Murdering nanny must stay in prison

DEIDRE MUSSEN
Last updated 05:00 12/06/2012
healy
Elizabeth Mary Healy leaving court in January 1997.

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A Christchurch nanny who murdered a toddler she was babysitting has been refused parole after more than 14 years in jail.

The Parole Board yesterday released its decision to decline former Barnardos caregiver Elizabeth Mary Healy's latest bid for freedom because her proposed accommodation in Christchurch was too close to the victim's family.

Healy, then 29, was sentenced to life in jail after a jury found her guilty in May 1998 of murdering Shae Hammond, injuring another toddler she was looking after and poisoning a third.

Shae died aged 17 months on January 5, 1997, after her life support was switched off.

Her mother, Andrea Keats, found her that morning with a horrific skull injury after spending the night in Healy's care.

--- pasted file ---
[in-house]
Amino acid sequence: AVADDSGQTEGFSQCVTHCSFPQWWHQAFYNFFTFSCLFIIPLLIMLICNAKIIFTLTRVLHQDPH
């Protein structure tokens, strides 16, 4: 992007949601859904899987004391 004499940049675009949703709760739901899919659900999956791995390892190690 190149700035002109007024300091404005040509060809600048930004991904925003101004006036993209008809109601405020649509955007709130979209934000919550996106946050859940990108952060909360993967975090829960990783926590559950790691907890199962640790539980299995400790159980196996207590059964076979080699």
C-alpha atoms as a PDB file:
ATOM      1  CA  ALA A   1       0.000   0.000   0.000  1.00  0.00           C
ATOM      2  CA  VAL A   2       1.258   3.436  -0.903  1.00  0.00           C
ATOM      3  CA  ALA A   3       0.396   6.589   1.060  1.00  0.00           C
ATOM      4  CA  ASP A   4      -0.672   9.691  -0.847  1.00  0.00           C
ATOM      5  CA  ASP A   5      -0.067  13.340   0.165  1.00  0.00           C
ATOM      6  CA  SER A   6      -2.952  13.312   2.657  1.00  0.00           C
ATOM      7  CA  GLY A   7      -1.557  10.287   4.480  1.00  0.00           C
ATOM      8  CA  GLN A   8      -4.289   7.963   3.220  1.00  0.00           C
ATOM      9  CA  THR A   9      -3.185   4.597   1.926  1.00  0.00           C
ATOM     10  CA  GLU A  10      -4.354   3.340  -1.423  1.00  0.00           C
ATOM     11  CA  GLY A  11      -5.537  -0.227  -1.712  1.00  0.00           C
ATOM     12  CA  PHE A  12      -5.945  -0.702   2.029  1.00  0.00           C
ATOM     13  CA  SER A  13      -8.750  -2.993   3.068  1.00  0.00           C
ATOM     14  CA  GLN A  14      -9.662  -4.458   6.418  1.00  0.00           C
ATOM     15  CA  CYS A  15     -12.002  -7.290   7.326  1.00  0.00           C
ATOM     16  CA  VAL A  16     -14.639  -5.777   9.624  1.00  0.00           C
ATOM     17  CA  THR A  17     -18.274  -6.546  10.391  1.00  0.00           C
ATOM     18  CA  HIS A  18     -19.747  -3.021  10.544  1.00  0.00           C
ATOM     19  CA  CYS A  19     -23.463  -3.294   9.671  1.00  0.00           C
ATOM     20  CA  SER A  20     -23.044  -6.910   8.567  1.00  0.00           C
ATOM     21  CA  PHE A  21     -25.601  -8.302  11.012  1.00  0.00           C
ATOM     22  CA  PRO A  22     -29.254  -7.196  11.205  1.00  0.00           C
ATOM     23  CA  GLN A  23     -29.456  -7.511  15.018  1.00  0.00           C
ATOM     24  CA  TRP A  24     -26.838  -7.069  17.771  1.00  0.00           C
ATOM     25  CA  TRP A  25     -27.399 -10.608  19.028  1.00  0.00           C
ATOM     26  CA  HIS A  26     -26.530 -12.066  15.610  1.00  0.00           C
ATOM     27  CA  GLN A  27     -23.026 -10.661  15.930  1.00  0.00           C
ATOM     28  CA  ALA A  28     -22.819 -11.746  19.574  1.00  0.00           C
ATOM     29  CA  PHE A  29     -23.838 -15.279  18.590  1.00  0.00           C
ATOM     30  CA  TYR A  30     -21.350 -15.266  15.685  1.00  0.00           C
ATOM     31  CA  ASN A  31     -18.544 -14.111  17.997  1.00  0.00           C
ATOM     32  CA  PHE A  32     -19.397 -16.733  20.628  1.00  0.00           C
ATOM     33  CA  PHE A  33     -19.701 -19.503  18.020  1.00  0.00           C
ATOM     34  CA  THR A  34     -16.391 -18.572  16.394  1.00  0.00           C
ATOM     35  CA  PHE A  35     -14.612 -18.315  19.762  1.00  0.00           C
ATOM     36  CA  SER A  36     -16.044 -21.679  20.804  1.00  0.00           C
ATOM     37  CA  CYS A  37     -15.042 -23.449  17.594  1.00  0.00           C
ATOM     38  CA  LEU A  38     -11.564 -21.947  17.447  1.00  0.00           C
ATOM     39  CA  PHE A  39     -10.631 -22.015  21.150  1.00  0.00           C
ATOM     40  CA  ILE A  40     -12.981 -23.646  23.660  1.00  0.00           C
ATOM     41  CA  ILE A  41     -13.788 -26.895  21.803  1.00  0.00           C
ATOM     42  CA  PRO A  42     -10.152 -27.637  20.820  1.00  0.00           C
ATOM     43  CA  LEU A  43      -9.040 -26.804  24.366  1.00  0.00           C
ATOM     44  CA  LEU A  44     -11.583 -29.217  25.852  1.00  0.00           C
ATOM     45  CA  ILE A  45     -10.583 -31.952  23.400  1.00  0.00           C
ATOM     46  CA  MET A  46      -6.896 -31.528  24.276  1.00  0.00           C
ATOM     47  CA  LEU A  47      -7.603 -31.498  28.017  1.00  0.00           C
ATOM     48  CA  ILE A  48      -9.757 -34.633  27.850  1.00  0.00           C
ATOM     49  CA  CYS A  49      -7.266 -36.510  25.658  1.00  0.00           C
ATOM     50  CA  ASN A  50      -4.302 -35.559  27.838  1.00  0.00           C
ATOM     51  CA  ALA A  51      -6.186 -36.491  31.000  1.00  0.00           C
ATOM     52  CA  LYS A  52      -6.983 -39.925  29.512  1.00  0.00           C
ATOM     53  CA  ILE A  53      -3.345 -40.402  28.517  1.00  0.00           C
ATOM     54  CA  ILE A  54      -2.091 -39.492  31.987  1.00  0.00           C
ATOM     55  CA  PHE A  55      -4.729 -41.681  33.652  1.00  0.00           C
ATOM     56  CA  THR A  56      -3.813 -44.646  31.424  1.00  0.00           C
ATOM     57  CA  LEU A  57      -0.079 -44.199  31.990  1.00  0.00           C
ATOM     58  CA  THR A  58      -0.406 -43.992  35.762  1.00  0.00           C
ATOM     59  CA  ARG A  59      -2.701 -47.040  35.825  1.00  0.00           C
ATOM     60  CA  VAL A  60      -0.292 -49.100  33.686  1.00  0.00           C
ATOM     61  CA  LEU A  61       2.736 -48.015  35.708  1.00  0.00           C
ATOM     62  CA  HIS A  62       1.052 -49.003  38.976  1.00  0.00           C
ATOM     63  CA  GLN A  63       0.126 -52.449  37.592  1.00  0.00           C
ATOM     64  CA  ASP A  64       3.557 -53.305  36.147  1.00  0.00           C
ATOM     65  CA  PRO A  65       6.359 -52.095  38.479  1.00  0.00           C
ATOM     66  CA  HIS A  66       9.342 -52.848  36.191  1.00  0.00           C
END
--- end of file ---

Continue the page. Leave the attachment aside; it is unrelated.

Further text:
The board said Shae's family asked it not to release Healy into the Christchurch area so they could avoid contact with her, plus for her own safety.

"They are concerned that the reasons for her offending were unknown," it said.

"They were concerned that she denies all responsibility in these matters. They were concerned that it is not known because of her denial what happened and exactly why it happened."

The board's decision noted Healy had been well-behaved, polite and compliant in recent times, and all drug tests were negative.

She had been on the release-to-work scheme and her employer had offered a permanent job on release.

The latest psychological report assessed her as being at low risk of reoffending and she had some months of individual treatment from a psychologist, it said.

"So, although we think that she is on the road to release, today we find ourselves in a position, having given proper weight to victim's views, where we cannot be satisfied in accordance with the [Parole Act], that this proposal is an appropriate one and one where we can be satisfied that she will not present an undue risk to the safety of the community."

It noted that Healy had only recently decided to change her behaviour and attitude.

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- The Press

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